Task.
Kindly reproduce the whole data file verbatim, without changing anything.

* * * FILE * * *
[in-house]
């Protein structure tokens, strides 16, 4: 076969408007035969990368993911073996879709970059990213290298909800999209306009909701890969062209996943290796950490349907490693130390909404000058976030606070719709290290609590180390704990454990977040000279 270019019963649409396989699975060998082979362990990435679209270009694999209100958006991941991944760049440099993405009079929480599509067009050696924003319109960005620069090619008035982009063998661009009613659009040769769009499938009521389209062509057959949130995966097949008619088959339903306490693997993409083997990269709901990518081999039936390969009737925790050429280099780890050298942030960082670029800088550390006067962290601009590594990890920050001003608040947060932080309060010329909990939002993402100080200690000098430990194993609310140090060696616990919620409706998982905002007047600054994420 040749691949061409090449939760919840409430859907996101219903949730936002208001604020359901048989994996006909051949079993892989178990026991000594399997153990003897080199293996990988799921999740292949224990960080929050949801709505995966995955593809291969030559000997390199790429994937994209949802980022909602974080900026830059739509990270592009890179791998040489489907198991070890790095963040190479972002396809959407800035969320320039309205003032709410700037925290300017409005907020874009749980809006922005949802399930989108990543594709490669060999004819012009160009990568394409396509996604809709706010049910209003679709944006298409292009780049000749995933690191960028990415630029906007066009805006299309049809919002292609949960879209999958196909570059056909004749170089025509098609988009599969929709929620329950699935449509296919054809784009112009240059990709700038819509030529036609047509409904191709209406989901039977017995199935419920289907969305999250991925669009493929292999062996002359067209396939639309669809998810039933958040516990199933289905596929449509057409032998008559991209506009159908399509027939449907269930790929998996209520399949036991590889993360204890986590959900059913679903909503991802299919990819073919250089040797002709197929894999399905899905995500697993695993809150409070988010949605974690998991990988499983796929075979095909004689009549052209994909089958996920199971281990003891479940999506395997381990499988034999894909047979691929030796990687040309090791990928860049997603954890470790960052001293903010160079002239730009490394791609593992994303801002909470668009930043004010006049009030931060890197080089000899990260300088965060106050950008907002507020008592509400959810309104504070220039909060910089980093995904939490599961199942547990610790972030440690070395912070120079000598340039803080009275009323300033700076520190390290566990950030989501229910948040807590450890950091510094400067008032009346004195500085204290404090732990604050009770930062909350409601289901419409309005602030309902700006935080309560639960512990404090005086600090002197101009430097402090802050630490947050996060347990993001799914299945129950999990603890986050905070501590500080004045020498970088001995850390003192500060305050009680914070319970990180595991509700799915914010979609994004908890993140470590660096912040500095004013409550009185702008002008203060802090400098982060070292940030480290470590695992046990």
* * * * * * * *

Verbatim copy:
[in-house]
């Protein structure tokens, strides 16, 4: 076969408007035969990368993911073996879709970059990213290298909800999209306009909701890969062209996943290796950490349907490693130390909404000058976030606070719709290290609590180390704990454990977040000279 270019019963649409396989699975060998082979362990990435679209270009694999209100958006991941991944760049440099993405009079929480599509067009050696924003319109960005620069090619008035982009063998661009009613659009040769769009499938009521389209062509057959949130995966097949008619088959339903306490693997993409083997990269709901990518081999039936390969009737925790050429280099780890050298942030960082670029800088550390006067962290601009590594990890920050001003608040947060932080309060010329909990939002993402100080200690000098430990194993609310140090060696616990919620409706998982905002007047600054994420 040749691949061409090449939760919840409430859907996101219903949730936002208001604020359901048989994996006909051949079993892989178990026991000594399997153990003897080199293996990988799921999740292949224990960080929050949801709505995966995955593809291969030559000997390199790429994937994209949802980022909602974080900026830059739509990270592009890179791998040489489907198991070890790095963040190479972002396809959407800035969320320039309205003032709410700037925290300017409005907020874009749980809006922005949802399930989108990543594709490669060999004819012009160009990568394409396509996604809709706010049910209003679709944006298409292009780049000749995933690191960028990415630029906007066009805006299309049809919002292609949960879209999958196909570059056909004749170089025509098609988009599969929709929620329950699935449509296919054809784009112009240059990709700038819509030529036609047509409904191709209406989901039977017995199935419920289907969305999250991925669009493929292999062996002359067209396939639309669809998810039933958040516990199933289905596929449509057409032998008559991209506009159908399509027939449907269930790929998996209520399949036991590889993360204890986590959900059913679903909503991802299919990819073919250089040797002709197929894999399905899905995500697993695993809150409070988010949605974690998991990988499983796929075979095909004689009549052209994909089958996920199971281990003891479940999506395997381990499988034999894909047979691929030796990687040309090791990928860049997603954890470790960052001293903010160079002239730009490394791609593992994303801002909470668009930043004010006049009030931060890197080089000899990260300088965060106050950008907002507020008592509400959810309104504070220039909060910089980093995904939490599961199942547990610790972030440690070395912070120079000598340039803080009275009323300033700076520190390290566990950030989501229910948040807590450890950091510094400067008032009346004195500085204290404090732990604050009770930062909350409601289901419409309005602030309902700006935080309560639960512990404090005086600090002197101009430097402090802050630490947050996060347990993001799914299945129950999990603890986050905070501590500080004045020498970088001995850390003192500060305050009680914070319970990180595991509700799915914010979609994004908890993140470590660096912040500095004013409550009185702008002008203060802090400098982060070292940030480290470590695992046990």